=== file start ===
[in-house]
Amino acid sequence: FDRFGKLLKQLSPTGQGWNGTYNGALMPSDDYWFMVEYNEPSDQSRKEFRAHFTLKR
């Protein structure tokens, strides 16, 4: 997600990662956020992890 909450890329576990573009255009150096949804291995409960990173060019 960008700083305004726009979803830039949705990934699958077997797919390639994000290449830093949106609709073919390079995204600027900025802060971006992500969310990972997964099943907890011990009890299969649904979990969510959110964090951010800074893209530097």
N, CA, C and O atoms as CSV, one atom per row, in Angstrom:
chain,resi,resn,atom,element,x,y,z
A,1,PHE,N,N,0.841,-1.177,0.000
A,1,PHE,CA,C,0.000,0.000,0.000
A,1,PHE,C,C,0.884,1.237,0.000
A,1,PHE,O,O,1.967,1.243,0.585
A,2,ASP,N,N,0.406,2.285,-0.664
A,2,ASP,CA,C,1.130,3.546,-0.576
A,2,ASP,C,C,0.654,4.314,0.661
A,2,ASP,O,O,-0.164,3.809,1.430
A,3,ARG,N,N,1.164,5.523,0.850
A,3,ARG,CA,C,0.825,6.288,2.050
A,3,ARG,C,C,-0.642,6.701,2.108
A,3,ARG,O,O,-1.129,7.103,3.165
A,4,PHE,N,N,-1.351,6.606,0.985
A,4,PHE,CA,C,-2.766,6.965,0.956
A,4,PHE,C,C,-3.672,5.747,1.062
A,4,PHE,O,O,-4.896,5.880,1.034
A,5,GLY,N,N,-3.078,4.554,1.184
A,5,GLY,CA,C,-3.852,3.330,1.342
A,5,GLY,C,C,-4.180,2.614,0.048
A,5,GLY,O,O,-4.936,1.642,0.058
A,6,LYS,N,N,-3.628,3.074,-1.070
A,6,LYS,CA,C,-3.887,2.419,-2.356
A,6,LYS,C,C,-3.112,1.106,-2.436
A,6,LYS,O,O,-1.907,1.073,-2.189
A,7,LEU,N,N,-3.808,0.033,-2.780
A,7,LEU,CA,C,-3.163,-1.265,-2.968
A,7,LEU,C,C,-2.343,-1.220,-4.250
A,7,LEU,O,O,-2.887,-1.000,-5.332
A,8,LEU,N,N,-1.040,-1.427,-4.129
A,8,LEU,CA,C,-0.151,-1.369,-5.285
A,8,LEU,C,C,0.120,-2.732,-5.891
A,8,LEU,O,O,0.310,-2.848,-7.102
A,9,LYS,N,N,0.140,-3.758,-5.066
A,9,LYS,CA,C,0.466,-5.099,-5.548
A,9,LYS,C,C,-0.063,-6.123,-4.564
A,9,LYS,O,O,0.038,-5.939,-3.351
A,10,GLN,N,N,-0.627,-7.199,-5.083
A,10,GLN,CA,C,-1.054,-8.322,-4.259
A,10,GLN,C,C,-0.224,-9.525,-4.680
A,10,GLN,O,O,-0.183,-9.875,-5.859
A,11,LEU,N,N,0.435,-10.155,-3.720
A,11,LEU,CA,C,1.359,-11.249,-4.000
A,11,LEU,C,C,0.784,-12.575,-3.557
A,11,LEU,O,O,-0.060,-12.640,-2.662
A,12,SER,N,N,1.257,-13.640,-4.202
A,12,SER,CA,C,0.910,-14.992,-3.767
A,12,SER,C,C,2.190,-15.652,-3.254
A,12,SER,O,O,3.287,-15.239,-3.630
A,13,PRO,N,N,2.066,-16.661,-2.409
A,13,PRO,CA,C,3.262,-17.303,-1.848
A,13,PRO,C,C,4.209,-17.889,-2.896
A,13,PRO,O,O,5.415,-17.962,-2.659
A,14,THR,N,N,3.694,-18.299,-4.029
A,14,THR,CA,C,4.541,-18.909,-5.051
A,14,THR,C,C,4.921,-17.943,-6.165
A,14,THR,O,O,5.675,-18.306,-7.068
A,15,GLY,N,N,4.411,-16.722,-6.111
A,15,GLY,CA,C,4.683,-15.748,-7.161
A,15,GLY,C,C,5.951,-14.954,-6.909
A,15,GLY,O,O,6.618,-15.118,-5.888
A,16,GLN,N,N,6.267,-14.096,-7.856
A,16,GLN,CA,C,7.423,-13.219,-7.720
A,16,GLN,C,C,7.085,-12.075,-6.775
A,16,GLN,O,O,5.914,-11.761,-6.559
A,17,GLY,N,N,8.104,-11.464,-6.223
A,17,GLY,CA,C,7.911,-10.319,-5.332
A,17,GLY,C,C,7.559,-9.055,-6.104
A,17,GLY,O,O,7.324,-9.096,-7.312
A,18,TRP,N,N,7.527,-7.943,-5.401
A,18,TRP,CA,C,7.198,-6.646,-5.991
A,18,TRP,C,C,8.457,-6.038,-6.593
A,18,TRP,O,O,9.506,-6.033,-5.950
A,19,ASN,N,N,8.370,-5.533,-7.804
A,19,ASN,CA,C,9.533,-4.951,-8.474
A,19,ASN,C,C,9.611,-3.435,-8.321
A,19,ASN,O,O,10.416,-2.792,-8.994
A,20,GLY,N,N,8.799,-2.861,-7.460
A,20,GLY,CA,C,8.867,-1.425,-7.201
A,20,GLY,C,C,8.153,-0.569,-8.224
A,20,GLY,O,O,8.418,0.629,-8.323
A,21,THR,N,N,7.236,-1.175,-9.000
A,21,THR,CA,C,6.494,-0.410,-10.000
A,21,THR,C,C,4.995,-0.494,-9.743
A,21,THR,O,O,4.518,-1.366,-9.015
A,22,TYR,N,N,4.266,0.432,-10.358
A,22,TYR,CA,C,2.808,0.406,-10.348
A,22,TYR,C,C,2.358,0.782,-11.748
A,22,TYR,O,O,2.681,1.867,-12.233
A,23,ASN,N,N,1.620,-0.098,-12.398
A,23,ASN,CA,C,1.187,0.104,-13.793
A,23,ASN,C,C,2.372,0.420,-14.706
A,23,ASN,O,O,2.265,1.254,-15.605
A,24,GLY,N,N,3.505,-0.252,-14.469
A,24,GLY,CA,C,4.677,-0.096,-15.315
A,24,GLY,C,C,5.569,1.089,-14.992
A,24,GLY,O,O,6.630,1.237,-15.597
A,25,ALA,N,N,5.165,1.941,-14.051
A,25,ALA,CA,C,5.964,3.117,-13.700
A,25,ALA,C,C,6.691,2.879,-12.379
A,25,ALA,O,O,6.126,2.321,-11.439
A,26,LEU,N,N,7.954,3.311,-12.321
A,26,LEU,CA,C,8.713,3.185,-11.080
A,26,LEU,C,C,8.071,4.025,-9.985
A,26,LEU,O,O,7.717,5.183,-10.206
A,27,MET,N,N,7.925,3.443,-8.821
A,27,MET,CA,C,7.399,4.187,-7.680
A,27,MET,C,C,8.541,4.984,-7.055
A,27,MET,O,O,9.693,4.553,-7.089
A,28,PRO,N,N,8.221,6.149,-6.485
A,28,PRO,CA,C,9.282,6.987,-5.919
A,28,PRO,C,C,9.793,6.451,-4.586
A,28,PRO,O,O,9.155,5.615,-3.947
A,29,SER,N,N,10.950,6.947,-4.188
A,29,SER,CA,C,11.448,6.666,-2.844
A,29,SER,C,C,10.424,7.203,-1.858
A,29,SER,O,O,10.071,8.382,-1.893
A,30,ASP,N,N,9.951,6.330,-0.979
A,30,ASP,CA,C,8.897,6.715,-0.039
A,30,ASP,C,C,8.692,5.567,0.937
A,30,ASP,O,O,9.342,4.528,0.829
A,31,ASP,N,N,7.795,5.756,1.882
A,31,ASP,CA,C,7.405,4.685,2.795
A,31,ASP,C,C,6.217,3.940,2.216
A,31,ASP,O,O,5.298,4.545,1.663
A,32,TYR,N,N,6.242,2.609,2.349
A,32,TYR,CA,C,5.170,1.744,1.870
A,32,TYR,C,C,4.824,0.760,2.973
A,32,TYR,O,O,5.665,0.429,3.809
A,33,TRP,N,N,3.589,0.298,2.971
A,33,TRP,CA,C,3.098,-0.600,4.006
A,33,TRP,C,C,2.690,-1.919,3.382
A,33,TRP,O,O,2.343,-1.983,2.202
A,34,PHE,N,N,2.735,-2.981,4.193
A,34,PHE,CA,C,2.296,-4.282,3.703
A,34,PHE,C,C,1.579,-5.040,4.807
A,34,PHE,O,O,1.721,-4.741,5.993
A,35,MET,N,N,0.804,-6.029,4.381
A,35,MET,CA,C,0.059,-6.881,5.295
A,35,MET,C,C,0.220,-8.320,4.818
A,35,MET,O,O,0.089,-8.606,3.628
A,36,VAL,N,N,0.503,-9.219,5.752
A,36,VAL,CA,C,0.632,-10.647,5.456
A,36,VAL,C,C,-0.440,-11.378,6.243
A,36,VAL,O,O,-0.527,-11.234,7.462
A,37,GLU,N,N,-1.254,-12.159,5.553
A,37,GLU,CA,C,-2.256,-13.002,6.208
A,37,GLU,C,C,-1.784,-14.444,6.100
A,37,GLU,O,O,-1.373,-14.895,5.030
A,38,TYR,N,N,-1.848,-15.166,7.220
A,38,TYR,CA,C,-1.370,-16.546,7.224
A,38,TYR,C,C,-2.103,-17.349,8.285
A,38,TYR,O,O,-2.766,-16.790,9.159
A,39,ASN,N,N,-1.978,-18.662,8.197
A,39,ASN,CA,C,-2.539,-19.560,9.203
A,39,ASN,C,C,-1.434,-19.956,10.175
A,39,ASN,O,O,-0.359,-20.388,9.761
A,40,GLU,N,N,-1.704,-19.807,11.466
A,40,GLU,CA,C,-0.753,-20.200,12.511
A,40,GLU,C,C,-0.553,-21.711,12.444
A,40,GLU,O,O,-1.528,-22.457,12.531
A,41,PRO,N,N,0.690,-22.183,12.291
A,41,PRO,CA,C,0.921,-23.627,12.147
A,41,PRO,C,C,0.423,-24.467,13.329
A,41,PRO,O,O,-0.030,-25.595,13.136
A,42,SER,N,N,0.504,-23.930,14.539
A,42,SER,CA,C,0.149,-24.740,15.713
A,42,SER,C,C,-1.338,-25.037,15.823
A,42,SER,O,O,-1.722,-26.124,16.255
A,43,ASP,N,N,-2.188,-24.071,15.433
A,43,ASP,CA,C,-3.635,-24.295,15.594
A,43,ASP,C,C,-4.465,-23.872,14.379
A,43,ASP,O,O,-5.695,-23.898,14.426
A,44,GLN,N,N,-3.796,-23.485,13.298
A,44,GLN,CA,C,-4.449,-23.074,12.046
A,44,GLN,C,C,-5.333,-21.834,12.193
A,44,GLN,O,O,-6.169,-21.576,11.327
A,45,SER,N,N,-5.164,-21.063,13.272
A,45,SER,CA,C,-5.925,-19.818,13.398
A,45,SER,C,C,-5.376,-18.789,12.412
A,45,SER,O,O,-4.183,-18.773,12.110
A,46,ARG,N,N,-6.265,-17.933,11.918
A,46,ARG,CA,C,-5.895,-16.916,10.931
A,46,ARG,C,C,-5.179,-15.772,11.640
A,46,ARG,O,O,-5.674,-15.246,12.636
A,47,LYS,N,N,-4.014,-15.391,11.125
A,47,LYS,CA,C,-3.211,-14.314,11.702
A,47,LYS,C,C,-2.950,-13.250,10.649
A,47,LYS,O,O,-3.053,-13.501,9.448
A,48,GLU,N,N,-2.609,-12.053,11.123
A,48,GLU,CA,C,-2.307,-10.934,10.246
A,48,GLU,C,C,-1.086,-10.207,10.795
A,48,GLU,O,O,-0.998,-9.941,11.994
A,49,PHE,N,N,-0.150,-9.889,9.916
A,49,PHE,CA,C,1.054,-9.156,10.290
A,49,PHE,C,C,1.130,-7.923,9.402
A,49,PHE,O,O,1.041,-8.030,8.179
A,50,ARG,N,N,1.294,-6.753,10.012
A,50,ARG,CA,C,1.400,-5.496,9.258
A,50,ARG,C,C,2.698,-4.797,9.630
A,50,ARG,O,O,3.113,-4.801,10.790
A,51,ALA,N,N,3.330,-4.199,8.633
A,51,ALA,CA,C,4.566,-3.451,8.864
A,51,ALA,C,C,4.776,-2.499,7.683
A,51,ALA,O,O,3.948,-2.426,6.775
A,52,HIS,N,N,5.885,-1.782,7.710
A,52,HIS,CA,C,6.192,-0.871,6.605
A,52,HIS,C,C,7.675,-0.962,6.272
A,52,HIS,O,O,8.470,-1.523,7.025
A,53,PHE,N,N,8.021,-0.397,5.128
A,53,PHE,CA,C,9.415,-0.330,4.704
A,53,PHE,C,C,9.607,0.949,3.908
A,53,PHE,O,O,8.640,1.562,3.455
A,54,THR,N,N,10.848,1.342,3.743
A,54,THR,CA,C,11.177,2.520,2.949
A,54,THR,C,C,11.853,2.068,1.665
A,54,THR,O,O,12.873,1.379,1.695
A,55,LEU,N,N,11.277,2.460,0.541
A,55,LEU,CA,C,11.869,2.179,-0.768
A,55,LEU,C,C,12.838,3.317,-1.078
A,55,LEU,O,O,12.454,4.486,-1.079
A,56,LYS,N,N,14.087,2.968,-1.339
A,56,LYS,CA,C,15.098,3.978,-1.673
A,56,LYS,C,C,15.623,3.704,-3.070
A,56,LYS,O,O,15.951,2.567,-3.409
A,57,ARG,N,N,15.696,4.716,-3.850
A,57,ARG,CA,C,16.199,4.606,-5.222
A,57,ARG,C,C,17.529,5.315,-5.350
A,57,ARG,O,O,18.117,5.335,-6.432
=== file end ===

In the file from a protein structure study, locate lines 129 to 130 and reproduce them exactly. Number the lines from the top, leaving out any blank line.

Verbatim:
A,31,ASP,O,O,5.298,4.545,1.663
A,32,TYR,N,N,6.242,2.609,2.349